How Writing A Book Can Help Your Speaking Career

Maria Franzoni  4:10  

What was interesting when we were in the greenroom, Was you said something, after I told you that I’d written my book, and I’d like to expand on this as well. And you said that sometimes we write the wrong book. And that scares me a bit too. So had I thought I’d written the wrong book. And how does that happen? What did I do wrong? What stood out I miss?

Jessica Killingley  4:30  

I’m, funnily enough, it’s the first step. I’m a really really big believer of like, kind of ICT you know, when I meet people, both as a consultant or as it’s signing them on, as their agent. I always want to know what people’s endgame is, I want to know, where are you going? Like, why are you writing this book? You know, there is a lot of people who are welcome to look cool on my CV or what have you. But the mistake that people often make is thinking, Oh, I know about this, too. This is what I’m going to write a book about. Is that the book that your audience needs to read? And it’s really about thinking, Where am I going? Not what we’re not? Am I writing a book for where I am now? But are you writing a book for where you want to be in your career in your speaking business, or your coaching or consulting in three years time in five years time, and it’s writing the book that’s going to get you there that’s going to bring those readers along with you? Because otherwise, you can, you know, you do have that thing of like, Oh, I know this. But by the time you’ve written the book, you’re like, I’m not there anymore. I want to be going here. And then when you start to think about what is the book that people need to read, you’re able to then reverse engineer, right? How do I combine what I want to be doing with what people need to hear from me? And then you can, that’s when you start to kind of get into the planning stages of it. But I always recommend that the more time you spend, or when you just make the decision to start writing a book, you don’t sit down and put pen to paper that day, the early stages of how you actually thinking about what this book is going to do for you. That the more time you spend there, the easier and the quicker the sort of writing part will be.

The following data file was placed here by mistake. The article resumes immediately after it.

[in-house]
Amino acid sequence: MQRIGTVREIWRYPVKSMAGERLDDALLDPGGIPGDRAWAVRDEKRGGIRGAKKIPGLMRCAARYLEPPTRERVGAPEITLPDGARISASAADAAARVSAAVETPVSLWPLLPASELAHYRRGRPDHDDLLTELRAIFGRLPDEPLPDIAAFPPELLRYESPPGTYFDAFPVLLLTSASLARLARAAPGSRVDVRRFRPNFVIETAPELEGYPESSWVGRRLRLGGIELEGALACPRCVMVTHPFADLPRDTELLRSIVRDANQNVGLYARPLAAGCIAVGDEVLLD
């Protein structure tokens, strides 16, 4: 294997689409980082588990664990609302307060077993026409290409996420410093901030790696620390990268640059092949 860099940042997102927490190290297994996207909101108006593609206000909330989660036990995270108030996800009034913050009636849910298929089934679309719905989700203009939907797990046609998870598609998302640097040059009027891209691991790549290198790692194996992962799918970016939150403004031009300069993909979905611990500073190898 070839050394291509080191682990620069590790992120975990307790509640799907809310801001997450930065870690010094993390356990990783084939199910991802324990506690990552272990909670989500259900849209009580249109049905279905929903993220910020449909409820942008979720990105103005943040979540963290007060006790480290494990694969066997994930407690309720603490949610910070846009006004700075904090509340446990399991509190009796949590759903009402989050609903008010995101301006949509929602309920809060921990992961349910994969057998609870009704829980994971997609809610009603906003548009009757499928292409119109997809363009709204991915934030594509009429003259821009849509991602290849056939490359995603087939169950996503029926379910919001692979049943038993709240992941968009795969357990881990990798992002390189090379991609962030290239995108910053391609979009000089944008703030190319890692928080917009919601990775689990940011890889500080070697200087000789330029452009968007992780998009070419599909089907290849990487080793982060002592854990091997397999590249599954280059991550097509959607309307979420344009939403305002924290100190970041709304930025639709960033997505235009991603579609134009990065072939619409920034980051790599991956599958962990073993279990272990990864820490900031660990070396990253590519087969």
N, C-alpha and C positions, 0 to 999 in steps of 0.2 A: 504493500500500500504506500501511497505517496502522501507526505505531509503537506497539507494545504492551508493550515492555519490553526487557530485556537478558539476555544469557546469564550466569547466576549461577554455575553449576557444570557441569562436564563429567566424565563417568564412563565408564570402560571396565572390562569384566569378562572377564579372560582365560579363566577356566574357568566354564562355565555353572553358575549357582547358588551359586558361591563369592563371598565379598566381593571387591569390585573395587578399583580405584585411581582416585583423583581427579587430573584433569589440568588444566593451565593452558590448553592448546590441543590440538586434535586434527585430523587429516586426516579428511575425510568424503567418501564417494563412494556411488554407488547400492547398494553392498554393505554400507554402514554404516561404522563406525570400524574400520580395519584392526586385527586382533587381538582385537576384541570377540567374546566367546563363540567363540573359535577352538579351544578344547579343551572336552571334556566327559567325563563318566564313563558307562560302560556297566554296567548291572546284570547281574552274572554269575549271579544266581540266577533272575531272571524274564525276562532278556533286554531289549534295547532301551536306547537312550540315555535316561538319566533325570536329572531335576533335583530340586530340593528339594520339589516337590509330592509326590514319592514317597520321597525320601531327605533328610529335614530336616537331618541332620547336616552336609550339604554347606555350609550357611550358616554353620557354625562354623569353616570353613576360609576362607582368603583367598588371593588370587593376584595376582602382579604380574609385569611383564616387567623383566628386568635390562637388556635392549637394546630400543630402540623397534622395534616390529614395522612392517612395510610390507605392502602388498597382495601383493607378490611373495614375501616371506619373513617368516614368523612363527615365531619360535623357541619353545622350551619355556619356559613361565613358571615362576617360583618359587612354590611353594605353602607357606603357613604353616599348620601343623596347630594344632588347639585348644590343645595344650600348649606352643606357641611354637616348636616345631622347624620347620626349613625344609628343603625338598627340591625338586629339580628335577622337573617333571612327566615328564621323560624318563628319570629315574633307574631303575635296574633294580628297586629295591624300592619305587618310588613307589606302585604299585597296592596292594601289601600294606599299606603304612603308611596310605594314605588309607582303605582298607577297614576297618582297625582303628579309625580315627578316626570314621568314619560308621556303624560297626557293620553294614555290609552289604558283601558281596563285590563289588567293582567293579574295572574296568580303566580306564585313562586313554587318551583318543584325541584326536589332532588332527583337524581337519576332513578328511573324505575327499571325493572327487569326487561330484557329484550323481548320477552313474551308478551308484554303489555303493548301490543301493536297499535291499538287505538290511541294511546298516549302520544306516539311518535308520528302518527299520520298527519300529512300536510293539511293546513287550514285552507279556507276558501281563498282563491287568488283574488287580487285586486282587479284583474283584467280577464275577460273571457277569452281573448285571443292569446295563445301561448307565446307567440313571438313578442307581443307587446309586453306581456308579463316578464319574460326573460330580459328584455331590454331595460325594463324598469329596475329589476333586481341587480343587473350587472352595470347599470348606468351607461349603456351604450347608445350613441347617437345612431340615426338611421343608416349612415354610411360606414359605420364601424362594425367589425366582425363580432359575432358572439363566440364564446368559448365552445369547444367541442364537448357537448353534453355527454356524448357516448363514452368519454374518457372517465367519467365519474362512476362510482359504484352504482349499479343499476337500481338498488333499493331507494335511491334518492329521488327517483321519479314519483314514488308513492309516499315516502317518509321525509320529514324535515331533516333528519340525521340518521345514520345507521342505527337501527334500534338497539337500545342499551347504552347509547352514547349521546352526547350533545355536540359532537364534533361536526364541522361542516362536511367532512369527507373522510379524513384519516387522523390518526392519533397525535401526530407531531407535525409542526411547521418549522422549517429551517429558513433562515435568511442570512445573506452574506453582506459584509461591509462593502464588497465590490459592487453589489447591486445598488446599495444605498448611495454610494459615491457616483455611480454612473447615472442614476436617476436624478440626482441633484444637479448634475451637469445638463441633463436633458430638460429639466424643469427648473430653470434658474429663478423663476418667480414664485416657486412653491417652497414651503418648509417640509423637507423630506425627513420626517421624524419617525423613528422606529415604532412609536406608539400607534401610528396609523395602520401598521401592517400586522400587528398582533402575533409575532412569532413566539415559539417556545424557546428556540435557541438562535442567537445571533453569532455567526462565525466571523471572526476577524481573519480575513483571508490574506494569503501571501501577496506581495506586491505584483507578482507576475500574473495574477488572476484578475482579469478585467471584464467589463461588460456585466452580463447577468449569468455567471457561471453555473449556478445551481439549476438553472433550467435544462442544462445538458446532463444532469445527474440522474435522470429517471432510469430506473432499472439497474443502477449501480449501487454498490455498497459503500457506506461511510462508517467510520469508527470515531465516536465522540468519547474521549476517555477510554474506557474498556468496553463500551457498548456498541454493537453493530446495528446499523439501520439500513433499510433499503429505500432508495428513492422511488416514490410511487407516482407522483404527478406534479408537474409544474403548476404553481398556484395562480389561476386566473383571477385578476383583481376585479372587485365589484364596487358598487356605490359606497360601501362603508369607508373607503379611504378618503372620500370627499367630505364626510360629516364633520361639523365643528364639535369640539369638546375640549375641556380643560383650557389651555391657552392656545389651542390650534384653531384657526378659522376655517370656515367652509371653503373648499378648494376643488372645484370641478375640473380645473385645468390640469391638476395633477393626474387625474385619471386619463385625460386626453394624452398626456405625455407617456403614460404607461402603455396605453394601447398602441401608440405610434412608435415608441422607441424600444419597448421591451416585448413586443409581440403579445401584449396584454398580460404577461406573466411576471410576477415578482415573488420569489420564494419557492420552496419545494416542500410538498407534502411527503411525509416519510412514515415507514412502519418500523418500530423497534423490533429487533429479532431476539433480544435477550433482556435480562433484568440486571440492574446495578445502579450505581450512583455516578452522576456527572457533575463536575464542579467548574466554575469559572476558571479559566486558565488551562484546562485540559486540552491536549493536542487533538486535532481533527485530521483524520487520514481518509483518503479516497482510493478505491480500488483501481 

Best Route

James Taylor  6:13  

So in speakers, and a lot of people listen to this show that I often think they’re, they’re probably one of three types of speaker, they might be just kind of getting started, maybe they’ve got a nine to five job, they’ve got a consulting gig, they’ve got something else, but speaking doesn’t make them up the main part of what they do. But it’s something they want to hopefully increase improve over time. Kind of the middle class, I guess, of speakers, often their member of maybe speakers associations, they’re, you know, 75 80% of their income is coming from going out there speaking, speaking at conferences, and then you have this third kind of grouping, I guess, of the superstar speakers, the people you’re going to see headlined on those, those larger stages, the, I guess, the Marie folios, of this world, or the Mel Robbins, for example. And I wonder, when you’re having conversations with those three types of speakers, how does that change the type of route, they might go down Vivi, where they go more than that kind of self-publish route? Or a hybrid route? Or going with a traditional publisher? What would what advice? Would you be giving teachers, three different groups?

Jessica Killingley  7:21